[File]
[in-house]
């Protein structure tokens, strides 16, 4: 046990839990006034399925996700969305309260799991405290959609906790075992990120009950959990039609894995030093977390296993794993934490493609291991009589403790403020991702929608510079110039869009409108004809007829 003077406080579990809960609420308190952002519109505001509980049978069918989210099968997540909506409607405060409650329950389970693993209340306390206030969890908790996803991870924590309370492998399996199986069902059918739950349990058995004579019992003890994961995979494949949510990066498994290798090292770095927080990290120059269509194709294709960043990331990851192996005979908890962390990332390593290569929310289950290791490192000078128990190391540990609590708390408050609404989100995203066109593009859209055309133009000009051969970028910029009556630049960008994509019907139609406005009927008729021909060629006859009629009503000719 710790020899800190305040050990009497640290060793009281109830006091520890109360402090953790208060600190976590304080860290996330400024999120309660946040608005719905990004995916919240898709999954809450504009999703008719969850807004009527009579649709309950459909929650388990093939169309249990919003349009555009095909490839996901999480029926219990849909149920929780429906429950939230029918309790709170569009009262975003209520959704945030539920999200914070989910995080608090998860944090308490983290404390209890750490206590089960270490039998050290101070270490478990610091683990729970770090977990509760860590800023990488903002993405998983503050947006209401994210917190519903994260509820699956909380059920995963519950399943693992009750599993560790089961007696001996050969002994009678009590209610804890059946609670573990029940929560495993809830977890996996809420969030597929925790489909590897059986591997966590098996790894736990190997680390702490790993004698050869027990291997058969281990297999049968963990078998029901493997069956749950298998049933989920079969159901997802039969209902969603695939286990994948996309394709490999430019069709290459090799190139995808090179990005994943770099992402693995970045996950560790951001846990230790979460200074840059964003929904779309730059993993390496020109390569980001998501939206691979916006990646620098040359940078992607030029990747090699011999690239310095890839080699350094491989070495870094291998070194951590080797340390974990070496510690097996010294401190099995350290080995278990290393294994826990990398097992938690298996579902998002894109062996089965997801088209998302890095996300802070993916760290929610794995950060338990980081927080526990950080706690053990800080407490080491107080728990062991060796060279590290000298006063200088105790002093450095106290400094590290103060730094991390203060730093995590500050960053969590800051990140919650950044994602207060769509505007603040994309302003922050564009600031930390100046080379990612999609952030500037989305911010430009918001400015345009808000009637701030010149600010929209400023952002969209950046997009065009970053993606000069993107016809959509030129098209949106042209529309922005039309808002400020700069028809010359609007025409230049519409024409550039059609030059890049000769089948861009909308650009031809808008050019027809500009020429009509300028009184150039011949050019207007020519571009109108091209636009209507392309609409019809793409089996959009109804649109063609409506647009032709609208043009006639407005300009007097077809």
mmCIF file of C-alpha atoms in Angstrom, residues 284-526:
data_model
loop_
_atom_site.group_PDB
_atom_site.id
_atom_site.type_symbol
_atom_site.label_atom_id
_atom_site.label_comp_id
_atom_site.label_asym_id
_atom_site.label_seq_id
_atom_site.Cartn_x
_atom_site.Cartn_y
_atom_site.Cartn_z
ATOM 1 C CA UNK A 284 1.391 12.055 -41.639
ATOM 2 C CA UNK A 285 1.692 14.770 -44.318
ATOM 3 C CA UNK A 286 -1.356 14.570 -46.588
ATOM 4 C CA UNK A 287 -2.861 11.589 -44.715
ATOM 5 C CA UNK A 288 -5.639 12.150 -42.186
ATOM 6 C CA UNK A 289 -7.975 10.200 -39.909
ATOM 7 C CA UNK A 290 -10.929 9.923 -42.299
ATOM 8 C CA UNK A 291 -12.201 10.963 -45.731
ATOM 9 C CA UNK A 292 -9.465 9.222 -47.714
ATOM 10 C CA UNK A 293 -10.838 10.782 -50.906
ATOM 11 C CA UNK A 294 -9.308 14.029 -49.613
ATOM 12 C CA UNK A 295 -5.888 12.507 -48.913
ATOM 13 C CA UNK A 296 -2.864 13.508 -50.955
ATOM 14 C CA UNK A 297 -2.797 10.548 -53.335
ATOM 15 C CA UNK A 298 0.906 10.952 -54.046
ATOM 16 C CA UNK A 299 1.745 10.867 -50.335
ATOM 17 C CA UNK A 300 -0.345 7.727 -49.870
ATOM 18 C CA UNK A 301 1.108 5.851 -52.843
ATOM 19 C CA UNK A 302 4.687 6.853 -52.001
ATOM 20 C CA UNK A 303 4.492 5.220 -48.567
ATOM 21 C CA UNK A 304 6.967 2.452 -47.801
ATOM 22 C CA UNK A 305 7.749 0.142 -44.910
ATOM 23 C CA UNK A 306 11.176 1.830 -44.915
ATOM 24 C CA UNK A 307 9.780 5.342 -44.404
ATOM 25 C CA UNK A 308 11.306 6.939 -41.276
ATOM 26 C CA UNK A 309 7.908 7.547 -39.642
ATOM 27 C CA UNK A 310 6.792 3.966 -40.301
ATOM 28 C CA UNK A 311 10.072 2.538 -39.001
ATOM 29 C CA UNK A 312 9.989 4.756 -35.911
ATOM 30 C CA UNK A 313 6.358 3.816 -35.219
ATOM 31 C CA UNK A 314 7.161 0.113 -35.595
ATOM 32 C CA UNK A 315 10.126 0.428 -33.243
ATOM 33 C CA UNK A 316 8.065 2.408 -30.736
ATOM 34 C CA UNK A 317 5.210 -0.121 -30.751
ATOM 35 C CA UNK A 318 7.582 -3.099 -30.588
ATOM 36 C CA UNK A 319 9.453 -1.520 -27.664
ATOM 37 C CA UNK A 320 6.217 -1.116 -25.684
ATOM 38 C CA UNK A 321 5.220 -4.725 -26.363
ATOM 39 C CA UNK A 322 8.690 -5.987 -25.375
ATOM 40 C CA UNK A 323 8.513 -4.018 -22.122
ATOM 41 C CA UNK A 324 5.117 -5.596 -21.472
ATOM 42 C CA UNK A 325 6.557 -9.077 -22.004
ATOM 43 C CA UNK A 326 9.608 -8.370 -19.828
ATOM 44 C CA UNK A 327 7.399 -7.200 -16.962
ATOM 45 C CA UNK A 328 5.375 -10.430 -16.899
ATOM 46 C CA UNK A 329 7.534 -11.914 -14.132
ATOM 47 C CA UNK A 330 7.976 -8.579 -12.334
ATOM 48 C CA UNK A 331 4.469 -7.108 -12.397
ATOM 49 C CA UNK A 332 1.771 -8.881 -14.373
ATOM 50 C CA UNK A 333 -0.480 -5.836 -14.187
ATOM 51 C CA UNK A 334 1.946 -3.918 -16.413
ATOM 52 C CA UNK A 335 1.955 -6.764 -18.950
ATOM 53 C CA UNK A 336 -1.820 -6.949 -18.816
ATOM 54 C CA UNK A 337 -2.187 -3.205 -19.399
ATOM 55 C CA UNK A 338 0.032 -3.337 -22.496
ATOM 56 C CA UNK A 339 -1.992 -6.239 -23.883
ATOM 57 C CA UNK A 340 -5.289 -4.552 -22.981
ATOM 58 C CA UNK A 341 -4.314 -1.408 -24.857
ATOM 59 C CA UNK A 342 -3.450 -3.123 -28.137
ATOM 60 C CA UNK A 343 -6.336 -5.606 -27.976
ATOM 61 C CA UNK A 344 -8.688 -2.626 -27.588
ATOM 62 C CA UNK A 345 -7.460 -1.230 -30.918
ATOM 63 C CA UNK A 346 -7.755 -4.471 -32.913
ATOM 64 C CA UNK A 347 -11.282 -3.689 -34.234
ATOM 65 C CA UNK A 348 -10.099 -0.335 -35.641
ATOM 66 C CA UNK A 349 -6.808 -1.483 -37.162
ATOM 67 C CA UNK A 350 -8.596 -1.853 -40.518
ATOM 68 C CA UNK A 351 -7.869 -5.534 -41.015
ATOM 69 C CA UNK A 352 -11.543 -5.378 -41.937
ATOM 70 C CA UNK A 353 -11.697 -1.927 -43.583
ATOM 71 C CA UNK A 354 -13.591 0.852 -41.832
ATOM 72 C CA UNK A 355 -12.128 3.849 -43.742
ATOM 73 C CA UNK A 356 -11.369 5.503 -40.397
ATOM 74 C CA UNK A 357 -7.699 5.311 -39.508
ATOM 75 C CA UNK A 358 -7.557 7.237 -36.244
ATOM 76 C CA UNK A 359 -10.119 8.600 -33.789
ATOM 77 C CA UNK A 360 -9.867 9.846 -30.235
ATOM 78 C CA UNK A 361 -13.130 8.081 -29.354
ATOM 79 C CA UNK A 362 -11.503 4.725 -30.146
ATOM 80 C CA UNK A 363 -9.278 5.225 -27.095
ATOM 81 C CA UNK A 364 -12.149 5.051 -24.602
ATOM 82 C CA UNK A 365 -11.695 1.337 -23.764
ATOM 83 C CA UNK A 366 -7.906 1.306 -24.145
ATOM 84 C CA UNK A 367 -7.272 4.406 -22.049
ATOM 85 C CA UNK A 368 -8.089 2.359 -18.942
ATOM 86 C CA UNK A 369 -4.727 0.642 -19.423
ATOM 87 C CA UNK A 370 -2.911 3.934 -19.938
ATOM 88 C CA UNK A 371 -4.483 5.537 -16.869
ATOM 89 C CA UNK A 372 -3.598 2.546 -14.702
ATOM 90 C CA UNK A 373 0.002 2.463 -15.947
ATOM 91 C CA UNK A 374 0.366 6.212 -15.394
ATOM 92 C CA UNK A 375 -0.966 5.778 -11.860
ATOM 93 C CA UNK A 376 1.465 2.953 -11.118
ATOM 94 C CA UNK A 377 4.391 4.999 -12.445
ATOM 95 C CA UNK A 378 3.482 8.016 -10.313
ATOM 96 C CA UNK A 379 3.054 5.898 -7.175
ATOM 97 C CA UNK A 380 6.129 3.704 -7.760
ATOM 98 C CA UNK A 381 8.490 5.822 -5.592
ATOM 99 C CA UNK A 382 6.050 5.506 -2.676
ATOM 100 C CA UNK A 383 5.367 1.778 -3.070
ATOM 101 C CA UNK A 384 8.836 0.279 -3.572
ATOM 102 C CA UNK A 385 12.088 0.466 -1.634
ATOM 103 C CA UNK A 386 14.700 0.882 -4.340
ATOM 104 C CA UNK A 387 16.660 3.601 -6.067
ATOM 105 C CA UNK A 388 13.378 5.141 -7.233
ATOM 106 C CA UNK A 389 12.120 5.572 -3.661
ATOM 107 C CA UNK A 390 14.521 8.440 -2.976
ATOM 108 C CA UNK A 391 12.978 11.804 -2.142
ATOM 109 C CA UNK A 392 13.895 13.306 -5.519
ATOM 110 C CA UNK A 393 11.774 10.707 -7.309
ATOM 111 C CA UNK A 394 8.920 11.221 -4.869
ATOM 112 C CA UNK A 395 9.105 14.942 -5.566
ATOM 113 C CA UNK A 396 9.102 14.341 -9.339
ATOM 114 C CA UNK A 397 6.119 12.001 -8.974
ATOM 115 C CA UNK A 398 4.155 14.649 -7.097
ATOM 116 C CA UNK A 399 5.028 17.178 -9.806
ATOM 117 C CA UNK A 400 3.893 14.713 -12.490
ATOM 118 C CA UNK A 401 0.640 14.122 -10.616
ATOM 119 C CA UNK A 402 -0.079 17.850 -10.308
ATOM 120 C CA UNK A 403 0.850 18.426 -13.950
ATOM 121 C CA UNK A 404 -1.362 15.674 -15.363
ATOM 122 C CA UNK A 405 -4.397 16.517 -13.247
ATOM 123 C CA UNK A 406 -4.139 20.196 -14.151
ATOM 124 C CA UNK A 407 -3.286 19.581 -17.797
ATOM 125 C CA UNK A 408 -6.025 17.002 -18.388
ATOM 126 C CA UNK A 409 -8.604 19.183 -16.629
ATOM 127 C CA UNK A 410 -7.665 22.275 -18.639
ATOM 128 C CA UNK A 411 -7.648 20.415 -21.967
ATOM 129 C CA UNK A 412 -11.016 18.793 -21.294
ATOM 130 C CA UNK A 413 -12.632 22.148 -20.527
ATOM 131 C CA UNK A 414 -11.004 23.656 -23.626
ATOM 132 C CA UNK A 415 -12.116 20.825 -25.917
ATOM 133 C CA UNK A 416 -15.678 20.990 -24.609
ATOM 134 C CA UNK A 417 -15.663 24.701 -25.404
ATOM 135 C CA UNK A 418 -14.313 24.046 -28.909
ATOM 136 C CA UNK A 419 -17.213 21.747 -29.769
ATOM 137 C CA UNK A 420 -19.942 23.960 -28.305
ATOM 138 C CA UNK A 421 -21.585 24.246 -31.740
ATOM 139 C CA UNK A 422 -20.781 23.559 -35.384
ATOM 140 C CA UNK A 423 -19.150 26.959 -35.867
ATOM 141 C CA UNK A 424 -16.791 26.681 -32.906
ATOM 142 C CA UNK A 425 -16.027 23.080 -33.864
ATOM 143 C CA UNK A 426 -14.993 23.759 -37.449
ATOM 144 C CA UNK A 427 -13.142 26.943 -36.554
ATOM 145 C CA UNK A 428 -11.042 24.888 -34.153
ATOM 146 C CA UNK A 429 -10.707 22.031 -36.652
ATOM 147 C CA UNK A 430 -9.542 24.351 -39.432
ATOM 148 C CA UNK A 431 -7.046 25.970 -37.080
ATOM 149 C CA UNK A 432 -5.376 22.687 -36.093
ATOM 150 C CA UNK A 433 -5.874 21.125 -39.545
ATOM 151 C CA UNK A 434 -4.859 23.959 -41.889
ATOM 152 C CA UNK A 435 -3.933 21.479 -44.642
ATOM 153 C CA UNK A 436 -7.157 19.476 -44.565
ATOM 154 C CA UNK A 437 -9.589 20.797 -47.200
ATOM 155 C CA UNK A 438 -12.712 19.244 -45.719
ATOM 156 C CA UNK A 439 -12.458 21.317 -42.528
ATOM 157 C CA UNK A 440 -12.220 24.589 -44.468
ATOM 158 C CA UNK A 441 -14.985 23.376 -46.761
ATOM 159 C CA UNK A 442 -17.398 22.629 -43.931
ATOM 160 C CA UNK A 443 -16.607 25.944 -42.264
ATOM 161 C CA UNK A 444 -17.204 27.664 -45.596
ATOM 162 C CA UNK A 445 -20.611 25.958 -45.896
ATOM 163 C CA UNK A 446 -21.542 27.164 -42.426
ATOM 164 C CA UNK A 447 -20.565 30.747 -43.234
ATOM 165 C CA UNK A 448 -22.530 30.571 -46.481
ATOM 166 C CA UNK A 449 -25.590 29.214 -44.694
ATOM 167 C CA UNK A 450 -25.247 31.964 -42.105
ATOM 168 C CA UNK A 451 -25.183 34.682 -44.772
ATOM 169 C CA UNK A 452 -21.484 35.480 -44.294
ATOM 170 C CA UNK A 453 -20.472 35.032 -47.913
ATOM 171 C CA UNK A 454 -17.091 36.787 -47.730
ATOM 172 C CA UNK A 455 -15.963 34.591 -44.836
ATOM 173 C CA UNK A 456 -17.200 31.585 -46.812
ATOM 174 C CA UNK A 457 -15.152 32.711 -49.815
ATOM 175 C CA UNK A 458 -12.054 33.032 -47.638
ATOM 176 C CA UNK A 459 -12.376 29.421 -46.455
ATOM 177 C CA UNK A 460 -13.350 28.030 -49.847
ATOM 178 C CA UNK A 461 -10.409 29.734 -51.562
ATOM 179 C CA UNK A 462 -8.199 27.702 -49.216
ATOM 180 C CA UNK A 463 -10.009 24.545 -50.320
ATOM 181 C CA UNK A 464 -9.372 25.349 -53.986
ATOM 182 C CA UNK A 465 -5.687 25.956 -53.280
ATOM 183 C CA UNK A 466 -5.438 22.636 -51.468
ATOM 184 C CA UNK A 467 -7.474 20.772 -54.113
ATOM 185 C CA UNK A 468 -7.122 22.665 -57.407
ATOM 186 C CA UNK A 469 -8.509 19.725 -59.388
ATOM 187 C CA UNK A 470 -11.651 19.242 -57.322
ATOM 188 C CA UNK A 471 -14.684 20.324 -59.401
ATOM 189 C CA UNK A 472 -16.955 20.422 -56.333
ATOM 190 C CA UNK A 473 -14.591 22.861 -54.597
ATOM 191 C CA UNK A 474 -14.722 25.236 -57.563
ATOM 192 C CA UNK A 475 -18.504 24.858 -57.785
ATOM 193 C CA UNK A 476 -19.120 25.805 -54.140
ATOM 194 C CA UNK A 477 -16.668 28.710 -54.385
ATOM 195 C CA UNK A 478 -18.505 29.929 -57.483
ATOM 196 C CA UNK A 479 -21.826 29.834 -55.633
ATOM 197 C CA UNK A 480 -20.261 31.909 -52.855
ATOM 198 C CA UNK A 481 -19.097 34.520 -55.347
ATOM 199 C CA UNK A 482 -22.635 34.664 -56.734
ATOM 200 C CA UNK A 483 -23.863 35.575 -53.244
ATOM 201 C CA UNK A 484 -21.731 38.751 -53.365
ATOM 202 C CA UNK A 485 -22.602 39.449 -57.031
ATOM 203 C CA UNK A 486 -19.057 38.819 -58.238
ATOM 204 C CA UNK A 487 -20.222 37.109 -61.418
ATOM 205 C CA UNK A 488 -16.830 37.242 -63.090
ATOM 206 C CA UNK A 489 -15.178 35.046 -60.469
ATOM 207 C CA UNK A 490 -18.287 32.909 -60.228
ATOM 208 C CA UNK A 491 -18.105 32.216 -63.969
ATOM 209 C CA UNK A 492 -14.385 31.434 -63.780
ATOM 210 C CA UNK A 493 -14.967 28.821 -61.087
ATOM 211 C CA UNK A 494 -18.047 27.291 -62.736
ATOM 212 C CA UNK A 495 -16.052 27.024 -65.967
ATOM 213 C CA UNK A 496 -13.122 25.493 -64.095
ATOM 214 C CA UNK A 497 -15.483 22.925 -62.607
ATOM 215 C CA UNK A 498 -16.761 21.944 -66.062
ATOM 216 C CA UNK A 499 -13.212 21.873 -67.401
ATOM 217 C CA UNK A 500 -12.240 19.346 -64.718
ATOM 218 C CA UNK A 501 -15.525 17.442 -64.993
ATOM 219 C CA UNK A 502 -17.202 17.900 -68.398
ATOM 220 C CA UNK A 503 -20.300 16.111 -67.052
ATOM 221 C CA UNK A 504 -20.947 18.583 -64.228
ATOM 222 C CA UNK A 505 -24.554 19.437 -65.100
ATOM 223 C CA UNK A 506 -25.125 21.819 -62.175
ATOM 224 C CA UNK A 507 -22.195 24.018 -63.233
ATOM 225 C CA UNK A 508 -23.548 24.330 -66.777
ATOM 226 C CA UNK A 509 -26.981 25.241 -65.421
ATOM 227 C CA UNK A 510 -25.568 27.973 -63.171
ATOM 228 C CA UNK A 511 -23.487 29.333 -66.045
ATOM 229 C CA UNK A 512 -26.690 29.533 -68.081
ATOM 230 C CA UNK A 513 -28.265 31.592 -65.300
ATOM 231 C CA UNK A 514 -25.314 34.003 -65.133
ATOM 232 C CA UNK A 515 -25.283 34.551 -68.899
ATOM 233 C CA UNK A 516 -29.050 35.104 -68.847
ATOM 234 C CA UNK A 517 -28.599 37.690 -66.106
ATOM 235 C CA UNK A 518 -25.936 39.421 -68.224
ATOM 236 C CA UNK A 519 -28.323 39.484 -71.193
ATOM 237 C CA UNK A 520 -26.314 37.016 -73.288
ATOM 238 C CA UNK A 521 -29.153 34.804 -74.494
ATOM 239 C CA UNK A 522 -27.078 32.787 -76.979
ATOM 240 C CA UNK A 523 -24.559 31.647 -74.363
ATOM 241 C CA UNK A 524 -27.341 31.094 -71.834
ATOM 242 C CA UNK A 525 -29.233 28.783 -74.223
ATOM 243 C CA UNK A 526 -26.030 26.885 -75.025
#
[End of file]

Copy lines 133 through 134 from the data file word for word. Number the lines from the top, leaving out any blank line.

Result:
ATOM 118 C CA UNK A 401 0.640 14.122 -10.616
ATOM 119 C CA UNK A 402 -0.079 17.850 -10.308